The present invention will now be discussed with reference to FIGS. 3A and 3B showing operative element mover 22 in schematic form. Sheath 6 includes a reduced diameter, telescoping portion 37 which fits within a main sheath portion 39 at one end and extends from a proximal end adapter 41 (FIG. 6A) at the other. Such catheter constructions are described generally in U.S. Pat. No. 5,314,408, the full disclosure of which is incorporated herein by reference (see FIGS. 11A and 11B in particular). Transducer mover 22 includes a body 38 detachably mounted at a fixed position on case 16 and an anchor post 40 extending from a drive rack 42 which slides along a support surface 44 formed by body 38. Anchor post 40 is, in the disclosed embodiment, configured to be clipped to main sheath portion 39 at a proximal end 45 of sheath portion 39. Transducer mover 22 also includes a sheath anchor drive 46 which engages drive rack 42 and causes anchor post 40 to move in the direction of arrow 48 of FIG. 3B. Doing so causes the proximal end 45 of main sheath portion 39 to move distally away from proximal end 12 of drive cable 8 and proximal end 18 of telescope sheath portion 37 (which are longitudinally fixed within the case 16 which is immobile relative to the base 38). As a result of the distal movement of the main sheath portion 39, the telescoping portion 37 is further exposed as shown in FIG. 3B. Such distal extension of the sheath portion 39 causes the distance between the fixed proximal end of drive cable 8 and homeostasis valve 50 to increase by the length of movement of anchor post 40 in a distal direction (arrow 48). Transducer 24 therefore moves a like distance in a proximal direction (arrow 52) from the position of FIG. 3A to the position of FIG. 3B. By comparing the prior art embodiment of FIGS. 2A and 2B to the embodiment of FIGS. 3A and 3B, it can be appreciated that transducer mover 22 can be much less substantial in structure, since it only needs to move sheath 6, than the longitudinal drive assembly of FIGS. 2A and 2B, which needs to move the entire rotary drive assembly 4a.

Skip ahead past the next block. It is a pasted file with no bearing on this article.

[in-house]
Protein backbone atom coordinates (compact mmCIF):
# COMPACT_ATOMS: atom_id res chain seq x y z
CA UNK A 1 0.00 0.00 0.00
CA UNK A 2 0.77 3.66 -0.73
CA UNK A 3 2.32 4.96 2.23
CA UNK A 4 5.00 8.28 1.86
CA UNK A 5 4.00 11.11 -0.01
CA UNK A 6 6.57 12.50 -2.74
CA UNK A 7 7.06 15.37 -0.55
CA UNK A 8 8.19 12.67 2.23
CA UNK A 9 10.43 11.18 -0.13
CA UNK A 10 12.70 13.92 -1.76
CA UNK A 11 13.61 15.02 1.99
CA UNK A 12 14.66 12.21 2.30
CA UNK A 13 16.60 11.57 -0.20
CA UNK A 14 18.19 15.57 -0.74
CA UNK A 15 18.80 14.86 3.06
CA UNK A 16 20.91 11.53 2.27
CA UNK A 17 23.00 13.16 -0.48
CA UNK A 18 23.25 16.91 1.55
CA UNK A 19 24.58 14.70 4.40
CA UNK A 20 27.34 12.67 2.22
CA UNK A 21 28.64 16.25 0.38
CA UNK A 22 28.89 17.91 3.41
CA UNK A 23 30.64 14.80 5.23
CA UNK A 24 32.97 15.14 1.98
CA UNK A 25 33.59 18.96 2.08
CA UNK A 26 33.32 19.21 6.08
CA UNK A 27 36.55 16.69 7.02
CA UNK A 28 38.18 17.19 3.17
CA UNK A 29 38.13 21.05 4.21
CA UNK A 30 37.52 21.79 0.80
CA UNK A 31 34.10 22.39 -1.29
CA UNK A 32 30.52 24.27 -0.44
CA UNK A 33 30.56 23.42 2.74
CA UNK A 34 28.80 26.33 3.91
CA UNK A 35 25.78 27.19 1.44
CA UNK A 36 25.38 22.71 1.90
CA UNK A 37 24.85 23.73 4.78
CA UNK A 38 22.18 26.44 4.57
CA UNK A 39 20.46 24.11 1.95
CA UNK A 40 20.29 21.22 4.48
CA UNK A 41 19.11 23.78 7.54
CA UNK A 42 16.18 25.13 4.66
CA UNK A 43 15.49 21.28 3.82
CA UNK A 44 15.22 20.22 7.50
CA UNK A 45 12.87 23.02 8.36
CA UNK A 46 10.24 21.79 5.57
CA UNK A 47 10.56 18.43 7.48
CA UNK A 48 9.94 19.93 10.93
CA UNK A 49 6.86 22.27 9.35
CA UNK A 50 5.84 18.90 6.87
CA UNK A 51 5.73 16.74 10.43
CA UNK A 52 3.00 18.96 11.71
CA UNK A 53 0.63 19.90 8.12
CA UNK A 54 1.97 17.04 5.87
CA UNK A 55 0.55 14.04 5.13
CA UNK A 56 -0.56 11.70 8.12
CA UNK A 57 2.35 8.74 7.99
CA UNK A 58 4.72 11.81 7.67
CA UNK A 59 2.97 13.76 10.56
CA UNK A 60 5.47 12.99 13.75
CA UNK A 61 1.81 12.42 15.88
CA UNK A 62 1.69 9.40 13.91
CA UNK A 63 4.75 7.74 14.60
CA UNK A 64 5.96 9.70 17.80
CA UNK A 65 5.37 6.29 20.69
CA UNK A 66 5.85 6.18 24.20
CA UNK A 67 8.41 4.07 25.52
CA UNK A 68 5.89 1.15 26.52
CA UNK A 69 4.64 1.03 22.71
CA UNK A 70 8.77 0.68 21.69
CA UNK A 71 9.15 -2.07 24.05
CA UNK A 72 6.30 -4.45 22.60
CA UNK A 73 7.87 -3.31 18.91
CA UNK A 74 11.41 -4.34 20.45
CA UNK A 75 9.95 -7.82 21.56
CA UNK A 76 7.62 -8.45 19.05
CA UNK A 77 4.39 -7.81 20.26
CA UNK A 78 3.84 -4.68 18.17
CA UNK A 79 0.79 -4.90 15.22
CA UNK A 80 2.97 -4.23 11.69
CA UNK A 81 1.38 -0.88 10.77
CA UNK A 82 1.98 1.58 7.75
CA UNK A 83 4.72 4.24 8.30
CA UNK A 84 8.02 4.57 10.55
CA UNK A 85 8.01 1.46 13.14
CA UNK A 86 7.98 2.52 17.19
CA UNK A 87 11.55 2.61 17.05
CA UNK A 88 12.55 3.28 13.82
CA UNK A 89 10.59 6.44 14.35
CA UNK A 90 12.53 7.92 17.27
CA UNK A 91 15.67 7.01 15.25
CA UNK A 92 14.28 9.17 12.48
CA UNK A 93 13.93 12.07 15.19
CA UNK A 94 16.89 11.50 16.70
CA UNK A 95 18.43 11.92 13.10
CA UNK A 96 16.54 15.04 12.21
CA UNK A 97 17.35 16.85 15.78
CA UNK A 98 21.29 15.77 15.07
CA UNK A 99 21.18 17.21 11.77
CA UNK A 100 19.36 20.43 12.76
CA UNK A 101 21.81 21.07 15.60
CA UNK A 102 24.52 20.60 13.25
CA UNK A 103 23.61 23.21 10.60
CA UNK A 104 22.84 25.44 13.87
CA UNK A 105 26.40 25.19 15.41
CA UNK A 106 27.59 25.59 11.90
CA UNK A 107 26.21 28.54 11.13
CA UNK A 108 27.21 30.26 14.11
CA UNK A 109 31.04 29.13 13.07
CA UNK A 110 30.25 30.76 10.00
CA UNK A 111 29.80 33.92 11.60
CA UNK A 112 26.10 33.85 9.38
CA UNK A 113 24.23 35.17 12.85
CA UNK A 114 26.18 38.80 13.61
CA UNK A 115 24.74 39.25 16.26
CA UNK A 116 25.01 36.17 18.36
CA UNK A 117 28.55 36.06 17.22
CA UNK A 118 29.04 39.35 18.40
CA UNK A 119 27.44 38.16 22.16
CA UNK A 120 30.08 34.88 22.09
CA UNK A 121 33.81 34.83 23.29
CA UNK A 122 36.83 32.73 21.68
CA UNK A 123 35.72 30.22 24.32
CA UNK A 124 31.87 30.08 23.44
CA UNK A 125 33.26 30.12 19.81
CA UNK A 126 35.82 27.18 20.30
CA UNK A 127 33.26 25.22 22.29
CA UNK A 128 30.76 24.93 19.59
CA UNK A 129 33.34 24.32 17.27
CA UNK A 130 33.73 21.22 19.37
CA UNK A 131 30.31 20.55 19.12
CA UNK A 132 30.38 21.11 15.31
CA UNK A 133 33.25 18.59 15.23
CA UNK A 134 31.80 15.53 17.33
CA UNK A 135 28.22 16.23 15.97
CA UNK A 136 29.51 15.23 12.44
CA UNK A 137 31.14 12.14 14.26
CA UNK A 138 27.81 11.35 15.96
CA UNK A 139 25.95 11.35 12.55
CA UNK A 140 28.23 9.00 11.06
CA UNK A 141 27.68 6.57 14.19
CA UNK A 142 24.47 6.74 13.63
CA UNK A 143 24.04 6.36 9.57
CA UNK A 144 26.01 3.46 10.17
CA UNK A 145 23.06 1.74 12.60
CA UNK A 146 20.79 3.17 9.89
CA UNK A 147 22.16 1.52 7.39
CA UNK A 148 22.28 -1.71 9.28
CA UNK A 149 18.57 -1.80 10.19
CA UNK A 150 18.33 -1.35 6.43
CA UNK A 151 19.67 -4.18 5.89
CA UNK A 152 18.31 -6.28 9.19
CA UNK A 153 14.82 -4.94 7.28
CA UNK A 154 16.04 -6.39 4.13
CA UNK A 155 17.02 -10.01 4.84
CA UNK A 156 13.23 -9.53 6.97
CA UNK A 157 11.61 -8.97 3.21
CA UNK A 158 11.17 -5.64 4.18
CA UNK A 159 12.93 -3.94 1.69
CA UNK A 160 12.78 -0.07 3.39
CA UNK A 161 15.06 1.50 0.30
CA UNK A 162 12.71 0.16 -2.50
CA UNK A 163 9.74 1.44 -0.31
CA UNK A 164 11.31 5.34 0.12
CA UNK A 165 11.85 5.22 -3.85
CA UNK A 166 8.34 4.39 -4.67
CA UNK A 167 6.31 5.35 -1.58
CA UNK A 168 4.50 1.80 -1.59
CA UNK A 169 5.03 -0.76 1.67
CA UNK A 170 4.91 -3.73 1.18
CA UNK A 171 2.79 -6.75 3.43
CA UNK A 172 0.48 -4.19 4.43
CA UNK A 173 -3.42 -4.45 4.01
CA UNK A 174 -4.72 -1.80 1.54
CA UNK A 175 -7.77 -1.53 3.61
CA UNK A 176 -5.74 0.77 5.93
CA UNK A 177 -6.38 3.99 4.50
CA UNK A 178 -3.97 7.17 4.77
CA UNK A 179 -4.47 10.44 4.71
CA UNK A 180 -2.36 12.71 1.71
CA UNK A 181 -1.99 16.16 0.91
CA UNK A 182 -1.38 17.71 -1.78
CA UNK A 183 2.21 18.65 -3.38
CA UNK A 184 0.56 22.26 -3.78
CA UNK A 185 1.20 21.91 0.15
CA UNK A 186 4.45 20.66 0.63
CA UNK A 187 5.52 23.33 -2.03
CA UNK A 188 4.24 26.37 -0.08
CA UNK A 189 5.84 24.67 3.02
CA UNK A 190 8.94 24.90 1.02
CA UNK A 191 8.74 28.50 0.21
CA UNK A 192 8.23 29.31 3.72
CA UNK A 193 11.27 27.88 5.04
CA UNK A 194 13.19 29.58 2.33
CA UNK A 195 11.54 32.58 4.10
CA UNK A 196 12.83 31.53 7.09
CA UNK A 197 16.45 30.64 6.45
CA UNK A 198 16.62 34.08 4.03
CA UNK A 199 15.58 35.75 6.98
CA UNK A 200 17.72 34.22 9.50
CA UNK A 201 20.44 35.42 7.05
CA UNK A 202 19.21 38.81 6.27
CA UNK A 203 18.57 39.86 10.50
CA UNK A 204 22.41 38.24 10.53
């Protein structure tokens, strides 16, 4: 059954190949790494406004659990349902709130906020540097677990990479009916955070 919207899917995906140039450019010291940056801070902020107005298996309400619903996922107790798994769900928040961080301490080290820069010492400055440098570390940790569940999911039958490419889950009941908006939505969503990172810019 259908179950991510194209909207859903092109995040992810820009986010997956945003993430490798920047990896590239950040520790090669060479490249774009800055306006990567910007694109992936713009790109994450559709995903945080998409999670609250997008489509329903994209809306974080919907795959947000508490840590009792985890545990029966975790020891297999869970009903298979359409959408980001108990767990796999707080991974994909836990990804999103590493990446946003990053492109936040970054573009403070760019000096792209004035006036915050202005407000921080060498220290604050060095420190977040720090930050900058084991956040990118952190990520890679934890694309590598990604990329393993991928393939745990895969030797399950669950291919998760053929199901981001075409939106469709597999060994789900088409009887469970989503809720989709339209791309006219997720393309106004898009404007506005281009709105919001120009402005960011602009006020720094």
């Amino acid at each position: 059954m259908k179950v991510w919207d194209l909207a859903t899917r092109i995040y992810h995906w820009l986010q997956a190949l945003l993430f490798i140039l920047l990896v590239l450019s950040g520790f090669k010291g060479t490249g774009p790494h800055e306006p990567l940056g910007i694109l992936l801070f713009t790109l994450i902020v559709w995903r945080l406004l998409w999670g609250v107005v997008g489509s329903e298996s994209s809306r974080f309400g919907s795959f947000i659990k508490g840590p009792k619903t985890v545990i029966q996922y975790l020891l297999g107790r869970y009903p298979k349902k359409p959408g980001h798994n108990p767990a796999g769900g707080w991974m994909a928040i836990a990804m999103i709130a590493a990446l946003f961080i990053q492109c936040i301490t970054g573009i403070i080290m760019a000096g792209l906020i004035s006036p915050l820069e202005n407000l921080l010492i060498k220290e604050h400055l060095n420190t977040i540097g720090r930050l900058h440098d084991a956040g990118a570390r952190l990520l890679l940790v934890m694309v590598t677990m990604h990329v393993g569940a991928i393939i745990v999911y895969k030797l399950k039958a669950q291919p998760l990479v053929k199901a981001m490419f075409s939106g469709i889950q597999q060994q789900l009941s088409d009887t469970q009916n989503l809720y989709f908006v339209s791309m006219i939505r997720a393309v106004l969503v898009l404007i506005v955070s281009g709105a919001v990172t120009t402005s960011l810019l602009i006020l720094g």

FIGS. 1, 4, 5, 6 and 6A illustrate a specific construction of transducer mover 22. Body 38 (FIG. 6) of transducer mover 22 has a top 54 (FIG. 4) which overlies and is mountable to a bottom 56 of the body. Top 54 and bottom 56 are secured to one another typically using adhesives or thermal welding techniques. Bottom 56 has an extension 58 which defines support surface 44, see FIG. 5, on which drive rack 42 is slidably supported. Top 54 includes a molded nose assembly 60 having an elongate gap or slot 61; assembly 60 is sized and configured to snap onto and be secured to the distal or nose portion 62 of case 16 and over proximal end adapter 41 of the ultrasound imaging system 2 (best seen in FIG. 6A). Therefore, the configuration of nose assembly 60 will depend largely upon the configuration of nose portion 62 of case 16 and proximal end adapter 41.